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    if we talk about classical gravitation, the gravitational potential energy is not stored in any place. It is probably best to think of energy as a property of the system. The system obeys certain physical laws such that there is some quantity that does not change with time, that we call energy. In classical gravitation, there can be no meaning attached to 'where' the energy is.
     
  16. Aug 4, 2013 #15
    mfb - I think if you are asking "How are particles stored" you are really asking "how is it that particles possess mass-energy"? And that is a very important question in physics.
     
  17. Aug 4, 2013 #16

    WannabeNewton

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    Hi there mate. I see what you're trying to ask but I'm not sure if this can actually be answered by physics. There is a gravitational potential energy associated with the gravitational field and kinetic energies associated with particles and we can track exchanges between the gravitational potential energy and the kinetic energies, with the total sum being constrained by the constant total energy (I'm talking about a system of particles interacting only with the gravitational field here).
     
    Last edited: Aug 4, 2013
  18. Aug 4, 2013 #17

    mfb

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    No I do not.
    Apart from that:
    The Standard Model provides a nice mechanism for that.
     
  19. Aug 4, 2013 #18
    When you started learning about the concept of energy, you were probably introduced to kinetic energy first and how it's related to the speed of objects. This has perhaps wrongfully given you the idea that energy is something you can locate in space.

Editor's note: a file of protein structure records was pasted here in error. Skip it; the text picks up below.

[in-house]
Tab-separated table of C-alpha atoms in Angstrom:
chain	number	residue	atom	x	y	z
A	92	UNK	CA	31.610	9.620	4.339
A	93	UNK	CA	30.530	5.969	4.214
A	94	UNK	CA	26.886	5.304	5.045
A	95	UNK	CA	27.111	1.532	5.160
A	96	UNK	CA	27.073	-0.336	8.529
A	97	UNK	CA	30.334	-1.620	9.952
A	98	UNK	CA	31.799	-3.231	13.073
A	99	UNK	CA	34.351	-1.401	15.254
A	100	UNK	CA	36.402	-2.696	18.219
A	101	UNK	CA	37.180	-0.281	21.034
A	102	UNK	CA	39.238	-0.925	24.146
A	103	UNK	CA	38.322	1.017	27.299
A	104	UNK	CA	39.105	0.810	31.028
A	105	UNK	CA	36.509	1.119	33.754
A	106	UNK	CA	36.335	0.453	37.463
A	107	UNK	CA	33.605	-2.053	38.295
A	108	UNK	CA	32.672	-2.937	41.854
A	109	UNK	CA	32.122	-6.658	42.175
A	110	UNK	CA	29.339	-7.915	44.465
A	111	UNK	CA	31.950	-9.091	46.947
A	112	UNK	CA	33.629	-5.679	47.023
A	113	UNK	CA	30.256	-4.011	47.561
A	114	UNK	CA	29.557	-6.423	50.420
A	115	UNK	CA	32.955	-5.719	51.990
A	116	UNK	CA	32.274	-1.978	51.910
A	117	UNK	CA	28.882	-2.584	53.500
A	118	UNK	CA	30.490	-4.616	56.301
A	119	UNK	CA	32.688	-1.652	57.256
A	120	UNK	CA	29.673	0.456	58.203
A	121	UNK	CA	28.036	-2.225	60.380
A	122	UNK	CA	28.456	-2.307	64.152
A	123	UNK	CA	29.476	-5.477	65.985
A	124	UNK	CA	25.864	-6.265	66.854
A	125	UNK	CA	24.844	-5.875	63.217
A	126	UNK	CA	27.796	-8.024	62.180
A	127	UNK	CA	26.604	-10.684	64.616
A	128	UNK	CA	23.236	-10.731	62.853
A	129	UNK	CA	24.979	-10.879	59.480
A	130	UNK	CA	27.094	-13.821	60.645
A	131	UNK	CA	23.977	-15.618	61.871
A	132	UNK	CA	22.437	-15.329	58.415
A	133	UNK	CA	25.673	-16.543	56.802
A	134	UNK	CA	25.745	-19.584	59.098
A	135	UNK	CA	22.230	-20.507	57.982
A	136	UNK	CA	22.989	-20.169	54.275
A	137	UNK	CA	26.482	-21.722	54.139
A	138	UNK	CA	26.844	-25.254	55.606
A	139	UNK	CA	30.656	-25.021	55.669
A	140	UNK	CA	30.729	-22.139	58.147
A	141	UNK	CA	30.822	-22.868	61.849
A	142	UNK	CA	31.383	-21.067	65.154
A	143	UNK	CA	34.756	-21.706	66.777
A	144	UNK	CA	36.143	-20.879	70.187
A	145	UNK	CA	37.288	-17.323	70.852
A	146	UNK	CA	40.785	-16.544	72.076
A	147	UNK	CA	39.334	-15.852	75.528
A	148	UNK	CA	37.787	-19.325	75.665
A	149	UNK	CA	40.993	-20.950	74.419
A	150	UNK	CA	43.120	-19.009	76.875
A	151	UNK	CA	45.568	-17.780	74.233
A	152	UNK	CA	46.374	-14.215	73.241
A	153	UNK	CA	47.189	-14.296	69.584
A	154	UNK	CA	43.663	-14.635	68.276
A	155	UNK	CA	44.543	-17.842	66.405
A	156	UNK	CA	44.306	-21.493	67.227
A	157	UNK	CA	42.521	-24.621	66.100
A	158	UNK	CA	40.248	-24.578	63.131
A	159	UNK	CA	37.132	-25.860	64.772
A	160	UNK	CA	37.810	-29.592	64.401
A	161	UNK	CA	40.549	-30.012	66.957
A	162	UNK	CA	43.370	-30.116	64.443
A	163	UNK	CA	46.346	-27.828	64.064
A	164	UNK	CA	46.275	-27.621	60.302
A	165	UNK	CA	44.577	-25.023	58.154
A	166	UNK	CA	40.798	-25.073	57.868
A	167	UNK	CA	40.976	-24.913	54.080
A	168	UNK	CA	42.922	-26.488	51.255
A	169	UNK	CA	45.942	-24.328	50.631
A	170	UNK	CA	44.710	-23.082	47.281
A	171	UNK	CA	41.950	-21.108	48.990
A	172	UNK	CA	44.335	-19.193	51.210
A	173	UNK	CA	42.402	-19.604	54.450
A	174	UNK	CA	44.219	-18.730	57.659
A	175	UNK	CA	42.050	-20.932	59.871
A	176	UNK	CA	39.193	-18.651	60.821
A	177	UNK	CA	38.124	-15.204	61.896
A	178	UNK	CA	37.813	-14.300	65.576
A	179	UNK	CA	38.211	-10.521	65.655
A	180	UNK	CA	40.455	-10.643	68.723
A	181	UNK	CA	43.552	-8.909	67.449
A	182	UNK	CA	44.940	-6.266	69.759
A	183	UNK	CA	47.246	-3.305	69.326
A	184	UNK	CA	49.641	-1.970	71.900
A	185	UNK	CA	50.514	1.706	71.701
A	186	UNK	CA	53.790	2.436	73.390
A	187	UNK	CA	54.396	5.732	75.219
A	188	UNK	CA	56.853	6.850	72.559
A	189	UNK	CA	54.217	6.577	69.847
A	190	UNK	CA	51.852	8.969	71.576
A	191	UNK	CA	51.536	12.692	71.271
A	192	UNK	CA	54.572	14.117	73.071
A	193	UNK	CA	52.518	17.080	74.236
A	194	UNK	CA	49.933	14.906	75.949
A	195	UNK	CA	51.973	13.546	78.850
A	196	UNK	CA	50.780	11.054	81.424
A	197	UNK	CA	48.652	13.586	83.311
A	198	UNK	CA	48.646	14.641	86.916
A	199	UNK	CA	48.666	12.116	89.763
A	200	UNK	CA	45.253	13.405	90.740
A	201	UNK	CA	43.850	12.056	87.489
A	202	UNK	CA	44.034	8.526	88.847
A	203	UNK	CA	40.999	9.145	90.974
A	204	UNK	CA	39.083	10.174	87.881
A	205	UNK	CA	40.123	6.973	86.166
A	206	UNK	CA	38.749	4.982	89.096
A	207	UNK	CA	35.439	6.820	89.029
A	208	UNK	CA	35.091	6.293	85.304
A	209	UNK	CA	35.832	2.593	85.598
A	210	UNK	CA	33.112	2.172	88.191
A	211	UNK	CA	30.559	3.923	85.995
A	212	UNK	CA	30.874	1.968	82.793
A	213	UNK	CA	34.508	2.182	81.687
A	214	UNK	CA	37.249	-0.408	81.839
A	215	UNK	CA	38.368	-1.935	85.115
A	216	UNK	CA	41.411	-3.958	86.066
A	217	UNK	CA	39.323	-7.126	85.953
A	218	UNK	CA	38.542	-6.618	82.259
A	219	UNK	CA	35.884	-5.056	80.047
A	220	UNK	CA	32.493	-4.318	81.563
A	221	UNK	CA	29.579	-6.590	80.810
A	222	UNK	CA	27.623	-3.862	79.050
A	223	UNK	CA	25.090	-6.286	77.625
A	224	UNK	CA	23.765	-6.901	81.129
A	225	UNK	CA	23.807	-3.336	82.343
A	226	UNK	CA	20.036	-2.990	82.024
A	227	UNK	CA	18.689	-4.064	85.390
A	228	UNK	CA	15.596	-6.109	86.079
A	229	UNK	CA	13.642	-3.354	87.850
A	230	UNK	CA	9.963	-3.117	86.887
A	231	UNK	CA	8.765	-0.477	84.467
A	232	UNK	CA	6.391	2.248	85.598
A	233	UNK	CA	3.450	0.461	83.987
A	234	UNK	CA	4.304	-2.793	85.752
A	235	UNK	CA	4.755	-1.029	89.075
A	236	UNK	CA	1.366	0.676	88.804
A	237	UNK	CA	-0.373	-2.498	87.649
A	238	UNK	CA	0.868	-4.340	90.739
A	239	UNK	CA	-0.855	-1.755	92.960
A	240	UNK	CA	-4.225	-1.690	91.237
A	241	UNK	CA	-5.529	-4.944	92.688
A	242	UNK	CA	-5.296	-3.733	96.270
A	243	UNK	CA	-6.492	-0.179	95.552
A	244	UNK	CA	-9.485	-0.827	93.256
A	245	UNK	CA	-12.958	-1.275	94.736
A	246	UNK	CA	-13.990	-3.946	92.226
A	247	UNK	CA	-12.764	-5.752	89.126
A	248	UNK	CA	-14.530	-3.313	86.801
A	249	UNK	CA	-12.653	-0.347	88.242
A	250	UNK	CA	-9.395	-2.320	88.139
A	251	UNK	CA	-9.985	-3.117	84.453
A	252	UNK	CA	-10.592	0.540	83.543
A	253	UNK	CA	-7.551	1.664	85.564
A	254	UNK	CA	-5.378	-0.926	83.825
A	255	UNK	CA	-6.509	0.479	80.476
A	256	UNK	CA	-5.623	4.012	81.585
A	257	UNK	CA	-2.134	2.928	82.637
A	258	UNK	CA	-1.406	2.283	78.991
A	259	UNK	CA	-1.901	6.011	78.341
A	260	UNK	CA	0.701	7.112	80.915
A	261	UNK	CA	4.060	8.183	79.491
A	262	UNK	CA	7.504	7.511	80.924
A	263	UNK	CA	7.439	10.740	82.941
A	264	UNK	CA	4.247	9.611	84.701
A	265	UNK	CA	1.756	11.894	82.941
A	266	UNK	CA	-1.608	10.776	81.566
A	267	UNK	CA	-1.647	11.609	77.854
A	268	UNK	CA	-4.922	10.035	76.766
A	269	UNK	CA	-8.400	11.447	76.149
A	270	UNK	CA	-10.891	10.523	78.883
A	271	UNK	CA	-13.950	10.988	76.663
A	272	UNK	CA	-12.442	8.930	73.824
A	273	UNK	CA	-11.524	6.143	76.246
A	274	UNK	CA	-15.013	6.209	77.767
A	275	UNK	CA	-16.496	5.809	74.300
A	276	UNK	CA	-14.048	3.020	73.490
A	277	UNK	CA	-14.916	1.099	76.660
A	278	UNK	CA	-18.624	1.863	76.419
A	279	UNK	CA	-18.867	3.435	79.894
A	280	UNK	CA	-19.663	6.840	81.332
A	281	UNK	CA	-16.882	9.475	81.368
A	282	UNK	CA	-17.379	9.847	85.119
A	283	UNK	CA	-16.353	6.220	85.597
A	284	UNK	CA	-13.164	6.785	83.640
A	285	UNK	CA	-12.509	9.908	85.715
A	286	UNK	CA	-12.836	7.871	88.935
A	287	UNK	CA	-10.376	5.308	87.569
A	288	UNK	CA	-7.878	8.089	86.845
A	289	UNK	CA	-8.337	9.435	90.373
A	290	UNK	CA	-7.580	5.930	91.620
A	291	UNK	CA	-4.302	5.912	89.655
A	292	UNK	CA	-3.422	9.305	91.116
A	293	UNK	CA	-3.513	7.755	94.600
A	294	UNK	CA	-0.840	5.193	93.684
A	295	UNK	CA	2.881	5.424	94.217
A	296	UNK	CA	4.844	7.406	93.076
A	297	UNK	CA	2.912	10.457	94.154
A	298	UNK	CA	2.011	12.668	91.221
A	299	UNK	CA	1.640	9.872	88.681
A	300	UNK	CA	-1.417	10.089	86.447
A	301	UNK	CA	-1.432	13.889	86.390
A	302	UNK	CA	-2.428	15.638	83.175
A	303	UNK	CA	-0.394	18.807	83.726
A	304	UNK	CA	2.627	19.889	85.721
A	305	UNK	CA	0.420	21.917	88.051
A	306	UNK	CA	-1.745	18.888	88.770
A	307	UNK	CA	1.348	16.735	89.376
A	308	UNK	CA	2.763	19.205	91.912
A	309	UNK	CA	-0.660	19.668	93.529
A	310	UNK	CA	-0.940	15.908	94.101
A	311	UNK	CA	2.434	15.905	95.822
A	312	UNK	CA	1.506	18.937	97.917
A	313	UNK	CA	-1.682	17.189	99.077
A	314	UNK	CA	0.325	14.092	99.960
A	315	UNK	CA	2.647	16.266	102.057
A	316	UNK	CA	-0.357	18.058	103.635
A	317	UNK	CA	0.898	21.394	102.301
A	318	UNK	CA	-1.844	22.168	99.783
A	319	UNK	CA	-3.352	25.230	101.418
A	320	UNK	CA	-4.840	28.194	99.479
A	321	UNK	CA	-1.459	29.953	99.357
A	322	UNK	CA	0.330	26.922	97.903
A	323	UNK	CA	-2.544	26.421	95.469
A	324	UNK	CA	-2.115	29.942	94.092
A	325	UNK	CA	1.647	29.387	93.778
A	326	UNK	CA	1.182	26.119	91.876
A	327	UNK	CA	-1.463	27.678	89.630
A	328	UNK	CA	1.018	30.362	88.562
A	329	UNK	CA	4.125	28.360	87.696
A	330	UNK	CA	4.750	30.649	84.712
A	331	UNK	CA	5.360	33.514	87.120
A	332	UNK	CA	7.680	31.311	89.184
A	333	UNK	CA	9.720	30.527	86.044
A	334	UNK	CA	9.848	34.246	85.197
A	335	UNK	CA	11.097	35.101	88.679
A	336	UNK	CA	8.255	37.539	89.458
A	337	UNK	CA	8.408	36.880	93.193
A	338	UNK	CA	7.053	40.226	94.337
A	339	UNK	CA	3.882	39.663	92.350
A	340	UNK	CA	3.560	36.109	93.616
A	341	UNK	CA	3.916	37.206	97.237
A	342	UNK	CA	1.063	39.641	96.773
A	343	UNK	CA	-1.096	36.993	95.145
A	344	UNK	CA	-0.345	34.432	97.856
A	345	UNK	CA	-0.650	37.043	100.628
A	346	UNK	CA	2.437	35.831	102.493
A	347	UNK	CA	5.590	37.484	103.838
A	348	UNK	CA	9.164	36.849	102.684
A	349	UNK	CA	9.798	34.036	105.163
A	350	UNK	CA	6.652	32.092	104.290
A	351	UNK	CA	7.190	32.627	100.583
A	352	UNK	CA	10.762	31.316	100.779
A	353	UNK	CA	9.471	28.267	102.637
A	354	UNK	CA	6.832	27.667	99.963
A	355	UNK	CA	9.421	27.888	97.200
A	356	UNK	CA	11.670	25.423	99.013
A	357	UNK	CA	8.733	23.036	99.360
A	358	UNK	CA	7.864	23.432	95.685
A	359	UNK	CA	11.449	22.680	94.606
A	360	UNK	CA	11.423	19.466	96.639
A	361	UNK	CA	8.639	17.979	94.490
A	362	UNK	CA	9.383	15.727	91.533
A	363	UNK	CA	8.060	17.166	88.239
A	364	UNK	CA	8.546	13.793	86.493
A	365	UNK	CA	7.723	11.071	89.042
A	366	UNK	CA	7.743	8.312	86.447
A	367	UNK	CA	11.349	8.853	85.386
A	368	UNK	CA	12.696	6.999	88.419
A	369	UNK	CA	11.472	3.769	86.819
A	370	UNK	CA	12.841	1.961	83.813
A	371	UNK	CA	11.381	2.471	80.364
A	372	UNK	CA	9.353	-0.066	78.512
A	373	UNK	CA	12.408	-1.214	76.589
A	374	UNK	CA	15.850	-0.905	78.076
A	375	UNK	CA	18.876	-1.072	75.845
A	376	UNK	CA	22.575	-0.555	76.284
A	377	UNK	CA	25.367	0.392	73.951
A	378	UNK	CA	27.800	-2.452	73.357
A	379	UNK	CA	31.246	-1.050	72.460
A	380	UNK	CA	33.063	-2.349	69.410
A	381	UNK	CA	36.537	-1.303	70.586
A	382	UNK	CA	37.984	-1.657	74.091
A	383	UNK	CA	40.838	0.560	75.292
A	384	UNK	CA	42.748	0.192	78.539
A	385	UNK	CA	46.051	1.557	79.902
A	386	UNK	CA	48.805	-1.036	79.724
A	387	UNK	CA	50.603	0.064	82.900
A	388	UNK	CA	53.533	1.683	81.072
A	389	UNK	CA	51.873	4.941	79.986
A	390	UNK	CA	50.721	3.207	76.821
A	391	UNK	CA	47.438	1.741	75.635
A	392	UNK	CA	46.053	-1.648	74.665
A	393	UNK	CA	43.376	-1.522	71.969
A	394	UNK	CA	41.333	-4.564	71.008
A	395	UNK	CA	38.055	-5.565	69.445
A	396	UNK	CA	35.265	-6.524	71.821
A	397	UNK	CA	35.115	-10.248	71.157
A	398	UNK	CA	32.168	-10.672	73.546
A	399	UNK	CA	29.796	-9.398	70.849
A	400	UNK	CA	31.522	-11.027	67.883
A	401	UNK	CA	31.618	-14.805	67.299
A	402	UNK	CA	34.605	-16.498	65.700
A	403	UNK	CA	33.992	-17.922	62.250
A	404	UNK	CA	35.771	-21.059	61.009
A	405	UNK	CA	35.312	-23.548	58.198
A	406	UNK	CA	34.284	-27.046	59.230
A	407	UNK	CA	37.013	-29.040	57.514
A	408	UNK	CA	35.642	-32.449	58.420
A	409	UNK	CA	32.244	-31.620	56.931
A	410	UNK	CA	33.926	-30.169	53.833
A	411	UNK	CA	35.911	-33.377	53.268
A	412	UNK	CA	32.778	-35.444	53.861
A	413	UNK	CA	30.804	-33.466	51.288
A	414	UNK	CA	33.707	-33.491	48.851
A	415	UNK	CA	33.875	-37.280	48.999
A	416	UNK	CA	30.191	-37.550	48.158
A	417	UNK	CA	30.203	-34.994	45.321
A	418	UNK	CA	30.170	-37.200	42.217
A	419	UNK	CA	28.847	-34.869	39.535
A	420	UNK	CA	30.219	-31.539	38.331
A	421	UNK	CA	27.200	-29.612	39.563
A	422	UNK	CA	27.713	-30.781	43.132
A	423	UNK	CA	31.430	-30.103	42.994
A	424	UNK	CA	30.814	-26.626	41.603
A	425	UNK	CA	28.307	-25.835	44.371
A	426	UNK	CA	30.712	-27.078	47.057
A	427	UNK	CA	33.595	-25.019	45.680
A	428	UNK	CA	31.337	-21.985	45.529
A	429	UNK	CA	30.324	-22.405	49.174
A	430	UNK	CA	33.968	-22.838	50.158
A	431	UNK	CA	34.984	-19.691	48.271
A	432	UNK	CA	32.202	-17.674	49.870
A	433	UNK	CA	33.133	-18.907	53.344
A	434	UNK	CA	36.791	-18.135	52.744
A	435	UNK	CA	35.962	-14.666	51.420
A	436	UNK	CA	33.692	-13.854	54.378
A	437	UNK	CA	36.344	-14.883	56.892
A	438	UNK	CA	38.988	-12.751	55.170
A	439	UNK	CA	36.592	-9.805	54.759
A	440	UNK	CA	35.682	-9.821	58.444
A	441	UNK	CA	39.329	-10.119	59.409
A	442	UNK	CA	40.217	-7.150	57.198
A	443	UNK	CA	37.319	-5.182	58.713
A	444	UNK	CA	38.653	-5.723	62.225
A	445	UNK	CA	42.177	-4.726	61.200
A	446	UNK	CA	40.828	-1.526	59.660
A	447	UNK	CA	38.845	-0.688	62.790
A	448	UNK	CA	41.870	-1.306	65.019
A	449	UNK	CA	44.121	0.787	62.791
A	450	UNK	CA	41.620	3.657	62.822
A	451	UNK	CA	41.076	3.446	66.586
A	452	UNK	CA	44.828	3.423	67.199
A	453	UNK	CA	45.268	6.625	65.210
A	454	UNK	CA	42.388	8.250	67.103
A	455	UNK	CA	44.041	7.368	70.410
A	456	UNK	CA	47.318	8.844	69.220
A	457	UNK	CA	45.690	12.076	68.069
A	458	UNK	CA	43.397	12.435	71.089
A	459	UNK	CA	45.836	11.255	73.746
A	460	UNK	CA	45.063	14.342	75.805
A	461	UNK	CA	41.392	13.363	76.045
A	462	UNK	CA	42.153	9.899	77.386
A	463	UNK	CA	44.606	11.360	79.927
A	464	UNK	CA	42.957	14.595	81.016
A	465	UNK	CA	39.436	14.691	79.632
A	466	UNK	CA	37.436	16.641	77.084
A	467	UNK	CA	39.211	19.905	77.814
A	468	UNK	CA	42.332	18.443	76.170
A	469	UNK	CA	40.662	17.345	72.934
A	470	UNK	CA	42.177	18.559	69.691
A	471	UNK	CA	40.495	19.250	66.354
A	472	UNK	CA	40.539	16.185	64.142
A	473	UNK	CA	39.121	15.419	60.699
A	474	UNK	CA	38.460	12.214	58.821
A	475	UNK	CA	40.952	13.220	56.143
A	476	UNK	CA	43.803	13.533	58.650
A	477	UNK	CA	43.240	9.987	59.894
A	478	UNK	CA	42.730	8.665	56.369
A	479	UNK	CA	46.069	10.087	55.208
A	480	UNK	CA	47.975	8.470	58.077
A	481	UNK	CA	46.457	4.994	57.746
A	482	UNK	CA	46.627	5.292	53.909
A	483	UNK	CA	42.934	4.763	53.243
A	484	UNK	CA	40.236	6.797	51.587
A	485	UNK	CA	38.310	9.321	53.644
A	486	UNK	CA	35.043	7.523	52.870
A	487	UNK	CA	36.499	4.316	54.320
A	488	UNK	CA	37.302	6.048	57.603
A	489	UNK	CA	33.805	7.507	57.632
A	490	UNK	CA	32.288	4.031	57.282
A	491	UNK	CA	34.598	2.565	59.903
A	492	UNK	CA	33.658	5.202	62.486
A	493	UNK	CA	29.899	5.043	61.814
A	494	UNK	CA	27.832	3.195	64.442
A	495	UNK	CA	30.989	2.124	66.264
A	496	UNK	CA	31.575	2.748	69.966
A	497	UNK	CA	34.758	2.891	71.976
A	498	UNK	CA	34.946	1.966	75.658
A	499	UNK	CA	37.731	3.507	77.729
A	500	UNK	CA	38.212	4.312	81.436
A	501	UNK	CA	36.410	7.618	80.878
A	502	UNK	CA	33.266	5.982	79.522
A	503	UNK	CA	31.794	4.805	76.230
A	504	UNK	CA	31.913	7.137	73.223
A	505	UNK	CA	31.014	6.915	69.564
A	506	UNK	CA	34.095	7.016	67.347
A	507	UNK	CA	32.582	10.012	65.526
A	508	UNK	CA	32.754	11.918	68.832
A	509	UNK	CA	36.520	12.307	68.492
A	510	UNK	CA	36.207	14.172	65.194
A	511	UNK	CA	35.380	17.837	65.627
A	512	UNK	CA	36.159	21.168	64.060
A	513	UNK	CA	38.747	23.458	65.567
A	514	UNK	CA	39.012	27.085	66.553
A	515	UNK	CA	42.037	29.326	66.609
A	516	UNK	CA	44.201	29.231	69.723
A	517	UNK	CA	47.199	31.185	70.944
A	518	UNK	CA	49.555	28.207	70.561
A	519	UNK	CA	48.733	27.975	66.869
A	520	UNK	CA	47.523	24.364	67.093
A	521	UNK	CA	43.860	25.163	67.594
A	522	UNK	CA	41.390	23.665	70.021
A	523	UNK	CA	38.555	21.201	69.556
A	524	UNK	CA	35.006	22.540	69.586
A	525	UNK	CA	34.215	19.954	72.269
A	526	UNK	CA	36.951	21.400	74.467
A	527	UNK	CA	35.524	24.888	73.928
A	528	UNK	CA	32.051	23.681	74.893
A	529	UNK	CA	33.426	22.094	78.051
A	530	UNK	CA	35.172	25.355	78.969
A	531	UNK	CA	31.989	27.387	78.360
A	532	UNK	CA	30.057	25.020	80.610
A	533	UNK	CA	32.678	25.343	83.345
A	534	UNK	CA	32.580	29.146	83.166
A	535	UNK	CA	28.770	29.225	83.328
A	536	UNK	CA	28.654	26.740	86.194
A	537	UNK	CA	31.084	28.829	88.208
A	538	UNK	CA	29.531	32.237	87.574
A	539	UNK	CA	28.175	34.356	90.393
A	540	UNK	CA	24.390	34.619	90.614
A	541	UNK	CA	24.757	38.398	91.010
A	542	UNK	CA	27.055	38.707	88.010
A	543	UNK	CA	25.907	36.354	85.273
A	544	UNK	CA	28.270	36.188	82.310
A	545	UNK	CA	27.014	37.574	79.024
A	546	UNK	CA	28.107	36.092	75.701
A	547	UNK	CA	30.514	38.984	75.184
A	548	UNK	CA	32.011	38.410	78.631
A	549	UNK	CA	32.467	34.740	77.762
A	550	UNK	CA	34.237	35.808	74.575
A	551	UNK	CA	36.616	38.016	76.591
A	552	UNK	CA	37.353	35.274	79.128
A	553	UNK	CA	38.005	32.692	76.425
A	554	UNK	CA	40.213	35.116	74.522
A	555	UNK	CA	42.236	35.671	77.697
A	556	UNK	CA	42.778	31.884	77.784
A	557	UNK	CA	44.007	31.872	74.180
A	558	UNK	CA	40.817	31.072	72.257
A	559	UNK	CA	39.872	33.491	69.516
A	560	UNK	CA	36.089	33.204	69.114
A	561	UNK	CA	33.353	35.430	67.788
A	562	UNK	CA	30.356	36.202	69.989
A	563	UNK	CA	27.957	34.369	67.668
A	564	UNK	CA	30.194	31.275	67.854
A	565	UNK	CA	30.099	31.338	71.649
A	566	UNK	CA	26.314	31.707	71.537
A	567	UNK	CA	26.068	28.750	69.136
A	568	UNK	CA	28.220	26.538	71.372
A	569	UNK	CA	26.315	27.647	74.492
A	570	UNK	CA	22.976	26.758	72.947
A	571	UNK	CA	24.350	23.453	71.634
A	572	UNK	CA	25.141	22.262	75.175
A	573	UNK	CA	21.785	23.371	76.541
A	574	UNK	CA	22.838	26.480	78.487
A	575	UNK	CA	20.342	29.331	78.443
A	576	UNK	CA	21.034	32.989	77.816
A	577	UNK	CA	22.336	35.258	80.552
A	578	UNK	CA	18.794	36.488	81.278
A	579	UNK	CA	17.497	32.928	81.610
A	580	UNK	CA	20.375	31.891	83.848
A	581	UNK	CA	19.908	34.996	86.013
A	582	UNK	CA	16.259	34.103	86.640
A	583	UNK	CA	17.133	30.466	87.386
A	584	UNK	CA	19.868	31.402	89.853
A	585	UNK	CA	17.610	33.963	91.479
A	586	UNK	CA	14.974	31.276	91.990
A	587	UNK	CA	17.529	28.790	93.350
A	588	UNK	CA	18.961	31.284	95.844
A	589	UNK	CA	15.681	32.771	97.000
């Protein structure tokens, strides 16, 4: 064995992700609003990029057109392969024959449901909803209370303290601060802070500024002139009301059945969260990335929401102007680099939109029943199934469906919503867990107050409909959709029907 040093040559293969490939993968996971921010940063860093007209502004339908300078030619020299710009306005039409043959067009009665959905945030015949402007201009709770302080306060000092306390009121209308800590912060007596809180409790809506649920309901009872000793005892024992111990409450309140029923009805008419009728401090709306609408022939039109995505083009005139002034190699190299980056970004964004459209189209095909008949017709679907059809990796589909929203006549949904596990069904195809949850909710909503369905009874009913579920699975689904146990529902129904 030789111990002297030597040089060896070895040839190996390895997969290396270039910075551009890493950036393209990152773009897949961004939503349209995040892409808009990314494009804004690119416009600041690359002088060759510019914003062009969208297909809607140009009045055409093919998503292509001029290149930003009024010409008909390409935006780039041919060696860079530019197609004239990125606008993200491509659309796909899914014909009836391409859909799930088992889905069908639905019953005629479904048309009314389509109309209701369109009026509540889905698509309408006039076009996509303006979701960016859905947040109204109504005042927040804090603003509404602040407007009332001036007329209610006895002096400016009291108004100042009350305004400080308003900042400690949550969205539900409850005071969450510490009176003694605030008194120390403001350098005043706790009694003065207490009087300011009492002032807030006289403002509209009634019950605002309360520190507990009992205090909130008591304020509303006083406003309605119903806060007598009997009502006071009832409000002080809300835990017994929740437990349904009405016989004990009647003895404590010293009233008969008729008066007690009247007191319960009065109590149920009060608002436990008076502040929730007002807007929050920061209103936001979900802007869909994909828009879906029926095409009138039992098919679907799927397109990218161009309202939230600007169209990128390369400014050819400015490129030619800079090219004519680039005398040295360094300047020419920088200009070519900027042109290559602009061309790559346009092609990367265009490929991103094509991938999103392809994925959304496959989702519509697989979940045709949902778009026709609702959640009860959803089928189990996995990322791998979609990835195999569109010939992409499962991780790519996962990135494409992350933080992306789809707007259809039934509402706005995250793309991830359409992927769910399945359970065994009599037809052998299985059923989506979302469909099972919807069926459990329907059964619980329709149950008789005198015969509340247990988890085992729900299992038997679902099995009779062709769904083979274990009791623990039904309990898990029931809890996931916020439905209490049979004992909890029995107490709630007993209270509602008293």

Energy is a property of a system and, assuming you accept the common definition of energy as a system's ability to do work, there's really nothing strange at all about where the kinetic energy of your earth+ball system "goes". When the ball comes to rest on your platform, the earth+ball system has the same amount of energy as it did initially, i.e. it has the ability to do the same amount of work, but it's now by virtue of its configuration instead of its speed.

    How the energy is stored, i.e. how does the system have the ability to do work, is a much more meaningful question than where is the energy stored.

    :confused: This is nonsense. Energy is an abstract concept but it's understood perfectly well by many without having to resort to some mysterious realm of science.
     
    Last edited: Aug 4, 2013
  20. Aug 4, 2013 #19
    Let's say at time t1 the energy planned to be used to lift a mass, is stored in a gas tank of a tower crane.

    At time t2 the gas tank is empty and the mass has been lifted by the crane.

    Now the energy is somewhere inside a sphere whose center is the gas tank and whose radius is c*(t2-t1).
     
  21. Aug 4, 2013 #20
    BruceW - you make some good clear points. But I disagree. If I exert energy and compress a spring, does it make sense to ask "Where is the energy stored?" Gravitation isn't any different we just can't see what's happening. It's not magic. There is a physical system that absorbs the energy, and allows us to later recover the energy. It's conserved either as a change in mass, a compressed spring, electrical capacitor, or system we have yet to know about.

    Which beckons the question "What is the physical mechanism of gravity?" If I knew how gravity works, I could likely explain where the energy is stored.